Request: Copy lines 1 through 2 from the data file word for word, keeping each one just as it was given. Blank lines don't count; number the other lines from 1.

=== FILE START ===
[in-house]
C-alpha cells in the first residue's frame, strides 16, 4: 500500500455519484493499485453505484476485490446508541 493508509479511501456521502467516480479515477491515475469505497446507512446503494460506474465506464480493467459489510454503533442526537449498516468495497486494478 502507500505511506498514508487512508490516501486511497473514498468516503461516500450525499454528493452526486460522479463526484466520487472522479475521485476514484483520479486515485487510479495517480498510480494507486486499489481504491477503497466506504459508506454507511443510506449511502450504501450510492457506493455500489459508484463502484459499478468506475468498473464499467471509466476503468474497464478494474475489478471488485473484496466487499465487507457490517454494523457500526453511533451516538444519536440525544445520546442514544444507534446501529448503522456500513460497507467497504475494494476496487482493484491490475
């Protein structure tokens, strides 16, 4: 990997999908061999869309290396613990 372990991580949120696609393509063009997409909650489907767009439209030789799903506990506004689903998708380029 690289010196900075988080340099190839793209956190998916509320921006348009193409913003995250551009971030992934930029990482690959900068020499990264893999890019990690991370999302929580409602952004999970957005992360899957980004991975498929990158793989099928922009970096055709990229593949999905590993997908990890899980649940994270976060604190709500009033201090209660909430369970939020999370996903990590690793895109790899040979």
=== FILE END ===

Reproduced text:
[in-house]
C-alpha cells in the first residue's frame, strides 16, 4: 500500500455519484493499485453505484476485490446508541 493508509479511501456521502467516480479515477491515475469505497446507512446503494460506474465506464480493467459489510454503533442526537449498516468495497486494478 502507500505511506498514508487512508490516501486511497473514498468516503461516500450525499454528493452526486460522479463526484466520487472522479475521485476514484483520479486515485487510479495517480498510480494507486486499489481504491477503497466506504459508506454507511443510506449511502450504501450510492457506493455500489459508484463502484459499478468506475468498473464499467471509466476503468474497464478494474475489478471488485473484496466487499465487507457490517454494523457500526453511533451516538444519536440525544445520546442514544444507534446501529448503522456500513460497507467497504475494494476496487482493484491490475